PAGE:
This was my first foray into PCB design, and so I had some difficulties interpreting the circuit diagrams as well as soldering the board.
The first step was getting my laptop to play nice with CBA's milling machine. At first I tried a Mac laptop since most other people were using Macs, but we had trouble running cad.py so I switched to my Vista laptop. This was actually quite simple to use. I already had Python 2.5 installed on my computer, so if you don't have that you'll have to install it first. I have 64-bit Vista, but I installed Python and the other packages as 32-bit programs.
The steps I followed were:
Now you should be up and running with cad.py. Depending on what flavor of Python environment you have installed you'll have to run cad.py differently, but with the Python IDLE GUI I first open python, then in IDLE open the cad.py file, then just select Run->Run Module to run the program. Open your CAD file (I used hello.serial.45.cad). This is the diagram of the board that will be milled.
Press the "cam" button, and click on the output format and choose ".g (G Codes)". Here are the output settings you'll want to change:
Now press the contour button. This will do the final rendering of the PCB. Save the output file, but change the file extension to ".gcode" instead of ".g". Now you need to install ReplicatorG. I used version 0.8 for Windows. Unzip the folder, and then replace the machines.xml file in the top level directory with this new file so that it will recognize the milling machine.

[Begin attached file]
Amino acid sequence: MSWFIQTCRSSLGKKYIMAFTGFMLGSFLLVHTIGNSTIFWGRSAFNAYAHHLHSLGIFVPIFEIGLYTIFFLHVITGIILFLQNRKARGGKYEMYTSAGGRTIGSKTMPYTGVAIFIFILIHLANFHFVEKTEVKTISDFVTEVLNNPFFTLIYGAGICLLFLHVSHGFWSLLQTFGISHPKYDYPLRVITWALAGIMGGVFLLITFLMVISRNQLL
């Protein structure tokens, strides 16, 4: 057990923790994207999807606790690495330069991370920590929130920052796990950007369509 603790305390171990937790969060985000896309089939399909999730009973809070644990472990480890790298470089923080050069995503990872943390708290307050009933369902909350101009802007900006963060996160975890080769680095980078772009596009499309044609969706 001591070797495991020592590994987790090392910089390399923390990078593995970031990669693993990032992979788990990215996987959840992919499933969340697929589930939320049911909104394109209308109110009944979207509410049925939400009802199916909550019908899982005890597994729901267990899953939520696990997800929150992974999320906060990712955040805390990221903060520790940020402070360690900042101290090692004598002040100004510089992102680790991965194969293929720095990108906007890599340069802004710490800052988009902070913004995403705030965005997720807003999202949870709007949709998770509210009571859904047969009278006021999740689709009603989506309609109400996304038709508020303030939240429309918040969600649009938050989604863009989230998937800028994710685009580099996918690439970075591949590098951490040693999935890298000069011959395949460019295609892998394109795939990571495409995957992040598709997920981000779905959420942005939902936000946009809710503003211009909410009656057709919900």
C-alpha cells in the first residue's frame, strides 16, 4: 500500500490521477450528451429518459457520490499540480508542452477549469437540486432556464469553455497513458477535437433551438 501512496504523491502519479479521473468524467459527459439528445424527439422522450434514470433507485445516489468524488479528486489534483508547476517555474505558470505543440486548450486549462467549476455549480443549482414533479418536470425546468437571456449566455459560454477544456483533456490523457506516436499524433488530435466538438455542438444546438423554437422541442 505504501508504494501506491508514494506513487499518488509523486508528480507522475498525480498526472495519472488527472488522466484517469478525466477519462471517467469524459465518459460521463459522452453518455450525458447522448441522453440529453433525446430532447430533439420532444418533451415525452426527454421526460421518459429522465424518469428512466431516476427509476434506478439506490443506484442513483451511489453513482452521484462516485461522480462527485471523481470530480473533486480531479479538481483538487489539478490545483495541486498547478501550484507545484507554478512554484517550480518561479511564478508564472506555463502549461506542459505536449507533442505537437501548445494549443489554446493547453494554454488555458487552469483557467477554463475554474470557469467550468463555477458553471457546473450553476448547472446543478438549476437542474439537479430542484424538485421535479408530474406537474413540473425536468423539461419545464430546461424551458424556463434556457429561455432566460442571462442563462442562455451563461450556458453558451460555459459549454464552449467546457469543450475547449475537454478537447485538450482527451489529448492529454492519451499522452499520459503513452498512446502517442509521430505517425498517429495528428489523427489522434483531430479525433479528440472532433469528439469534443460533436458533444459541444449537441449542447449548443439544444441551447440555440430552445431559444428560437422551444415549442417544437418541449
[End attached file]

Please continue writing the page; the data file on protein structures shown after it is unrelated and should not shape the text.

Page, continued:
Now we need to get the drivers for the milling machine working. ON VISTA, YOU DO NOT NEED TO EXPLICITLY INSTALL ANY DRIVERS! This caused me some frustration, but what you need to do is turn on the milling machine and simply plug it in through USB to your computer. Vista will be able to automatically load the drivers (it will look like there is only one at first but actually there are two, so just be patient). This takes at least 20 minutes and you have to leave the machine plugged in through USB the whole time or the driver installation will stop, but you only need to do this once, so it's best to do when no one else needs to use the machine.
Now that the driver is installed, open up ReplicatorG. It'll probably throw an error like "Old firmware detected" when you open up but just ignore it. Make sure the correct machine driver is selected by selecting Machine->Driver->MtM PCB Mill. Open up the GCode file that you just created. Make sure the file is long. If it's only a few lines, you probably didn't contour it in cad.py.
You're almost ready to roll. The next step is to get the piece of copper that you're going to mill and tape it down onto the flat panel of the milling board using double sided tape. I put two long strips of tape along the underside with about a half an inch sticking out so it'll be easy to pull up after milling. The tape is to make sure the board doesn't move while it's being milled. Now in ReplicatorG code to Machine->Control Panel. This zeroes in on the start position for the milling process. The origin for cad.py is the lower left hand corner, but you should leave a little bit of space.
Now you're going to move the milling head into place. Set the motor speed to 255 before you actually move the head using the control panel. It's also important to remember that when you're doing an X or Y move you can use a 10mm step (jog) size, but for Z you should use more than 1mm because if you move it too close to the milling panel it could break the machine. Also once you get Z pretty close but not touching the copper you need to loosen the screw for the milling head and let it drop down to touch the copper. Then tighten it back up again. Press the "Set Zero" button and you're all set. It's best to use the Z buttons to raise the head an extra millimeter or two after you've set the zero point so that when you start milling it doesn't prematurely scratch the board.